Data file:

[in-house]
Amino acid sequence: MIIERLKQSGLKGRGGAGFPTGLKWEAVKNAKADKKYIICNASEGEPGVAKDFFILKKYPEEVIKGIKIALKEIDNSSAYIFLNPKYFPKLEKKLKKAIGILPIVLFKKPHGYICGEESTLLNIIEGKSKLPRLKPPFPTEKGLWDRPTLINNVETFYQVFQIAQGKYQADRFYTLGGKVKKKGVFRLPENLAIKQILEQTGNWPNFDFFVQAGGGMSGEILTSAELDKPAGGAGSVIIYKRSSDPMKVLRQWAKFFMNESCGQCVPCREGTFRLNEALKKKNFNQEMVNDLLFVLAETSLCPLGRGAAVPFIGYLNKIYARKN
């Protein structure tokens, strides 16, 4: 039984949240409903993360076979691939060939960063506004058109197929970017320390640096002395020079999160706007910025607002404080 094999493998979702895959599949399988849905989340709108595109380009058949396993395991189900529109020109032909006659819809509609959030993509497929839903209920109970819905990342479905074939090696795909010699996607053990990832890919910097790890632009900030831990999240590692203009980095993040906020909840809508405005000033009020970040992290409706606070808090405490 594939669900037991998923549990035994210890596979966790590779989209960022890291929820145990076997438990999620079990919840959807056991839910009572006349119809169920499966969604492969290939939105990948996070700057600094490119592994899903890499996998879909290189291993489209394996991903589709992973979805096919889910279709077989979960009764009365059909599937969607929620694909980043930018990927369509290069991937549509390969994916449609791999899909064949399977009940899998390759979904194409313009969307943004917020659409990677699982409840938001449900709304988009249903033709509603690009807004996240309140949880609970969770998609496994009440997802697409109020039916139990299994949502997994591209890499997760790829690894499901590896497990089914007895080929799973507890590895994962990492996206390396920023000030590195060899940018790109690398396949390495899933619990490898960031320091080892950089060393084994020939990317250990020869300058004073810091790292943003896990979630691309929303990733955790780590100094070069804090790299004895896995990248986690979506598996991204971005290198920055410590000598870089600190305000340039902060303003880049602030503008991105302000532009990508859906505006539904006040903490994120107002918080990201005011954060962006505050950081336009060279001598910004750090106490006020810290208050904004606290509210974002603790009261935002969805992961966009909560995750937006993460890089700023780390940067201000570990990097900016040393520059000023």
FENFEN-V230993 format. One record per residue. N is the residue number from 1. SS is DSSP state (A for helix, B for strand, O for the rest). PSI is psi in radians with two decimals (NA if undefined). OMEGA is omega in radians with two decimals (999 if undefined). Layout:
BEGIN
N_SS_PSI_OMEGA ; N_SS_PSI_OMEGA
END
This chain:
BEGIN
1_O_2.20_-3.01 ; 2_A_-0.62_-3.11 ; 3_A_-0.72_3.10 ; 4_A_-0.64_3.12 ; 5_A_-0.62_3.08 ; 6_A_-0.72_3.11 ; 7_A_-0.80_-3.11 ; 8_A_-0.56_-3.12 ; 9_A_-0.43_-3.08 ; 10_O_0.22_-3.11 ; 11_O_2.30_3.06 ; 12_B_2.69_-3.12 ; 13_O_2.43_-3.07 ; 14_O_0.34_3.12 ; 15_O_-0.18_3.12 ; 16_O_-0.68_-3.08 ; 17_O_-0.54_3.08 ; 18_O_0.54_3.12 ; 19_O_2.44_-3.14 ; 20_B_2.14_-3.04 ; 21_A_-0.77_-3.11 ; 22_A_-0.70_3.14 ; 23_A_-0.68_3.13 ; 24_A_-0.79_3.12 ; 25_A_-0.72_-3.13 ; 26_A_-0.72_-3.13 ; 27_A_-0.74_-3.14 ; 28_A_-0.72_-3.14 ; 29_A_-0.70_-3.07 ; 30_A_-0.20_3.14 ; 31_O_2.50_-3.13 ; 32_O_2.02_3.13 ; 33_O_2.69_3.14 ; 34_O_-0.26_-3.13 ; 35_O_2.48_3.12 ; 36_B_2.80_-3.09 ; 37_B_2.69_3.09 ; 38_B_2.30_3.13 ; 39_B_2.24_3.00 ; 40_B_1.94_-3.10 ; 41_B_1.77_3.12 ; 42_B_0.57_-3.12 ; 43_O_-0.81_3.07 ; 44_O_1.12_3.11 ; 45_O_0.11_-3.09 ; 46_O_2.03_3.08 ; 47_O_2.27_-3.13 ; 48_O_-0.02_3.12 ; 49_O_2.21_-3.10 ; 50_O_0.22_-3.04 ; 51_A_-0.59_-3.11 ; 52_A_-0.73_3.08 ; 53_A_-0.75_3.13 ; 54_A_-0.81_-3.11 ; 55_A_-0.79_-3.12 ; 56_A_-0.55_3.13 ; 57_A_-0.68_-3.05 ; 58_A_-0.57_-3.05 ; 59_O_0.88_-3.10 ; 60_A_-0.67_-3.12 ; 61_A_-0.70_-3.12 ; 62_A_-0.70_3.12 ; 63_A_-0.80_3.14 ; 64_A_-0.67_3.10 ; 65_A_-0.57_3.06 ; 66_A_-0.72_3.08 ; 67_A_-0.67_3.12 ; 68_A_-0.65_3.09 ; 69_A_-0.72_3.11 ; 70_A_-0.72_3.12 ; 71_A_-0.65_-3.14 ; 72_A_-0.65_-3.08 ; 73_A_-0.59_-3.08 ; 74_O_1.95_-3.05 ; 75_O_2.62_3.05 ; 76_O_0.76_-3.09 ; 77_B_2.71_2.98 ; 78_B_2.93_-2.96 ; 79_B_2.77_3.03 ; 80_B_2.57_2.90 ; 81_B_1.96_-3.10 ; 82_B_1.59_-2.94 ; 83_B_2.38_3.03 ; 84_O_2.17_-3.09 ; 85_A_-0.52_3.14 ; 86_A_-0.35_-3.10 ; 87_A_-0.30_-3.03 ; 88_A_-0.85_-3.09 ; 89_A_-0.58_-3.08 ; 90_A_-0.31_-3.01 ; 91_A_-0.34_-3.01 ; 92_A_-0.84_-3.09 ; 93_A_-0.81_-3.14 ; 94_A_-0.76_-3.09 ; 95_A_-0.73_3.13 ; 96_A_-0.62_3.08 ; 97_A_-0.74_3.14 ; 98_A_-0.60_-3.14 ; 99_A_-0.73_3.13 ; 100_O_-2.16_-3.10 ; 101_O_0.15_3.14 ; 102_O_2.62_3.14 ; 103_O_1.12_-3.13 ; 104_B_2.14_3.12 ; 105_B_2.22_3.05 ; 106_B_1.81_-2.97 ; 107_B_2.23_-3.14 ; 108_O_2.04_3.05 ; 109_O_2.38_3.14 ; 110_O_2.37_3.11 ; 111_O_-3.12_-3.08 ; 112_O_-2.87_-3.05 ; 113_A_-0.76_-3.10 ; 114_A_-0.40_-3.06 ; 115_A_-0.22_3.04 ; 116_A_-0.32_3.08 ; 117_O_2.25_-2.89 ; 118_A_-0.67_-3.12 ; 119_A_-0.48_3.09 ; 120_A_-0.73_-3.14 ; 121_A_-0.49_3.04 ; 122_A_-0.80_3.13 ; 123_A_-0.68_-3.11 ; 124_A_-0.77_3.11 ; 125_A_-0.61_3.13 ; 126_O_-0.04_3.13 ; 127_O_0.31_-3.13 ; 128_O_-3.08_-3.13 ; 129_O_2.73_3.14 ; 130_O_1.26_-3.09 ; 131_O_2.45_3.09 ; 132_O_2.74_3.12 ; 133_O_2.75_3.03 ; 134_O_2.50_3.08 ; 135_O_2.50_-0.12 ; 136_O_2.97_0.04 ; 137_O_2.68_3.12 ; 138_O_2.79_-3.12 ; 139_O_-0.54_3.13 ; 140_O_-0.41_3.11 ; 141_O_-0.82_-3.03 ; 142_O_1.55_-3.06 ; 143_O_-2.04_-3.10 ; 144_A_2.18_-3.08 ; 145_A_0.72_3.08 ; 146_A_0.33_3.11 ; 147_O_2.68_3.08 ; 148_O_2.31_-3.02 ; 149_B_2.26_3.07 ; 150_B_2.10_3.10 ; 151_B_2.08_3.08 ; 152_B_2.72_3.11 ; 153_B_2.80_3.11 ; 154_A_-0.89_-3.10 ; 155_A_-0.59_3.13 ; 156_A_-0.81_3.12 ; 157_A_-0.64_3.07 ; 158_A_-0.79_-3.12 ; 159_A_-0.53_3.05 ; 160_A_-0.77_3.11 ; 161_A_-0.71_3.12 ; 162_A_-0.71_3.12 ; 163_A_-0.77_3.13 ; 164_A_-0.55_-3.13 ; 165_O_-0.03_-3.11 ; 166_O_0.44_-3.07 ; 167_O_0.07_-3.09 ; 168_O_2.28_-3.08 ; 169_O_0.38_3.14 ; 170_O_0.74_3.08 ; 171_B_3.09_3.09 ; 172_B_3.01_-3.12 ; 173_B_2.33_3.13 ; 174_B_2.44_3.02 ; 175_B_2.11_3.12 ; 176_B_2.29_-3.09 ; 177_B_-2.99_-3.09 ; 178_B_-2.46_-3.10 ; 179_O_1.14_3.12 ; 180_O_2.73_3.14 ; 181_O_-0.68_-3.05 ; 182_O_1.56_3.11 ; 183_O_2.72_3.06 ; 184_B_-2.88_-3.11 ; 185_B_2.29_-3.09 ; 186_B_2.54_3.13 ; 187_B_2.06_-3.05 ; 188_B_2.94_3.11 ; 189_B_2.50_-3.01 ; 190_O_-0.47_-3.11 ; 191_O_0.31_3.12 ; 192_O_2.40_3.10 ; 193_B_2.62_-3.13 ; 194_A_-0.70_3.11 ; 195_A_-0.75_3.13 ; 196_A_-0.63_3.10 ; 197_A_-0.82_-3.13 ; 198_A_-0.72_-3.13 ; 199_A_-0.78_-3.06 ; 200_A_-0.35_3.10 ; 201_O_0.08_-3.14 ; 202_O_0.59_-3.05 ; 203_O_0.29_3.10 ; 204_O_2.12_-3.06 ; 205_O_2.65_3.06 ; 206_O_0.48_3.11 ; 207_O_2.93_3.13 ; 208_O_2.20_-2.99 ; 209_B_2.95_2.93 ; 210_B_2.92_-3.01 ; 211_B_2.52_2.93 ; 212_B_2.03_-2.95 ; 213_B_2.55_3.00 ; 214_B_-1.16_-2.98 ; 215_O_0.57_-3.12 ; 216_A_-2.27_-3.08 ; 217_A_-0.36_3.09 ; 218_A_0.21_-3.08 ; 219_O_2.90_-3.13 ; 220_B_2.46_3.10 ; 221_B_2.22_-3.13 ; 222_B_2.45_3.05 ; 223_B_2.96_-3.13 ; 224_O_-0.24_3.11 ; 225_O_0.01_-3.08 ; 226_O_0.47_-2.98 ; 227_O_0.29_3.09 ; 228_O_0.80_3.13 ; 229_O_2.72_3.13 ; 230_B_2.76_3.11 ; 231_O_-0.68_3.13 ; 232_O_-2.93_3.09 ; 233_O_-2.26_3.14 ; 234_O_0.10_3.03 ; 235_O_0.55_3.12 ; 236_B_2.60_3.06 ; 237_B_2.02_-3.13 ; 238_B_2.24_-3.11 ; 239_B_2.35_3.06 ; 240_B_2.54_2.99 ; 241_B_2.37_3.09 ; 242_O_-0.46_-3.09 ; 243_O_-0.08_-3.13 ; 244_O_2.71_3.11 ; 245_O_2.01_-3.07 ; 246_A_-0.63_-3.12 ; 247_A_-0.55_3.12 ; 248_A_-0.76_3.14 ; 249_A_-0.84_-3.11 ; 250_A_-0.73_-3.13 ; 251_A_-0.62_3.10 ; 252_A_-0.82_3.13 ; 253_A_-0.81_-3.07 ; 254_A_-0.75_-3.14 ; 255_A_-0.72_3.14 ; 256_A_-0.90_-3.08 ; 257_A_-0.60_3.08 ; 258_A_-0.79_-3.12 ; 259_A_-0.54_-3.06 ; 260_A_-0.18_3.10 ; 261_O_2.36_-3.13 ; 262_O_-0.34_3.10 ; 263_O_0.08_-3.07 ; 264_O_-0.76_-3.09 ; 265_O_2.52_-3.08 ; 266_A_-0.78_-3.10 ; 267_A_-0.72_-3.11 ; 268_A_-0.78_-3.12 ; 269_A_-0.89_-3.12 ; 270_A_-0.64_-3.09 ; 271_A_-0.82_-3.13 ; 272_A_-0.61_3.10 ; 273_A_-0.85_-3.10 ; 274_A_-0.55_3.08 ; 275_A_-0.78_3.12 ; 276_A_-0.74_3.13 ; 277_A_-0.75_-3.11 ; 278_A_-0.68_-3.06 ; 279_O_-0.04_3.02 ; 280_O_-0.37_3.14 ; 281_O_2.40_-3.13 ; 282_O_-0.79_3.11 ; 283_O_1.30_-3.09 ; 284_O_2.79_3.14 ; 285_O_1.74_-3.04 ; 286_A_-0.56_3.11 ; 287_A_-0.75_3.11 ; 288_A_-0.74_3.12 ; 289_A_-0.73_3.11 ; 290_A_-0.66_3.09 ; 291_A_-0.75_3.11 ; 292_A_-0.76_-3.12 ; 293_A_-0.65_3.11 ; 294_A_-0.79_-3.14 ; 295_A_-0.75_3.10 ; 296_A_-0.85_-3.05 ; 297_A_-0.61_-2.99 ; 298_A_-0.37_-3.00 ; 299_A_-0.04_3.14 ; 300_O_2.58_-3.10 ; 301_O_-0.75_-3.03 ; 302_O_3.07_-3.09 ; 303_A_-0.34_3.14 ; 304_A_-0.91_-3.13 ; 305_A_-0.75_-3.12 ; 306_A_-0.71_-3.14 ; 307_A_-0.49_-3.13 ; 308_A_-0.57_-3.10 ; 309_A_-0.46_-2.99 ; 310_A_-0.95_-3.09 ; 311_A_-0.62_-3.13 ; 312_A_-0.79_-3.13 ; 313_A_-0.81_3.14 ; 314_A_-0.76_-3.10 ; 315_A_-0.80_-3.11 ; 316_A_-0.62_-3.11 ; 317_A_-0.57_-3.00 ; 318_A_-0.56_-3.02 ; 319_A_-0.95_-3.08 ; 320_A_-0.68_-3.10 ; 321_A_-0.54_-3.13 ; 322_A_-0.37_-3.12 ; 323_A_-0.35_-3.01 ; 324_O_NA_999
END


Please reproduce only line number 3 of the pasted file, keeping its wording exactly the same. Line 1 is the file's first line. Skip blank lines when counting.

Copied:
């Protein structure tokens, strides 16, 4: 039984949240409903993360076979691939060939960063506004058109197929970017320390640096002395020079999160706007910025607002404080 094999493998979702895959599949399988849905989340709108595109380009058949396993395991189900529109020109032909006659819809509609959030993509497929839903209920109970819905990342479905074939090696795909010699996607053990990832890919910097790890632009900030831990999240590692203009980095993040906020909840809508405005000033009020970040992290409706606070808090405490 594939669900037991998923549990035994210890596979966790590779989209960022890291929820145990076997438990999620079990919840959807056991839910009572006349119809169920499966969604492969290939939105990948996070700057600094490119592994899903890499996998879909290189291993489209394996991903589709992973979805096919889910279709077989979960009764009365059909599937969607929620694909980043930018990927369509290069991937549509390969994916449609791999899909064949399977009940899998390759979904194409313009969307943004917020659409990677699982409840938001449900709304988009249903033709509603690009807004996240309140949880609970969770998609496994009440997802697409109020039916139990299994949502997994591209890499997760790829690894499901590896497990089914007895080929799973507890590895994962990492996206390396920023000030590195060899940018790109690398396949390495899933619990490898960031320091080892950089060393084994020939990317250990020869300058004073810091790292943003896990979630691309929303990733955790780590100094070069804090790299004895896995990248986690979506598996991204971005290198920055410590000598870089600190305000340039902060303003880049602030503008991105302000532009990508859906505006539904006040903490994120107002918080990201005011954060962006505050950081336009060279001598910004750090106490006020810290208050904004606290509210974002603790009261935002969805992961966009909560995750937006993460890089700023780390940067201000570990990097900016040393520059000023």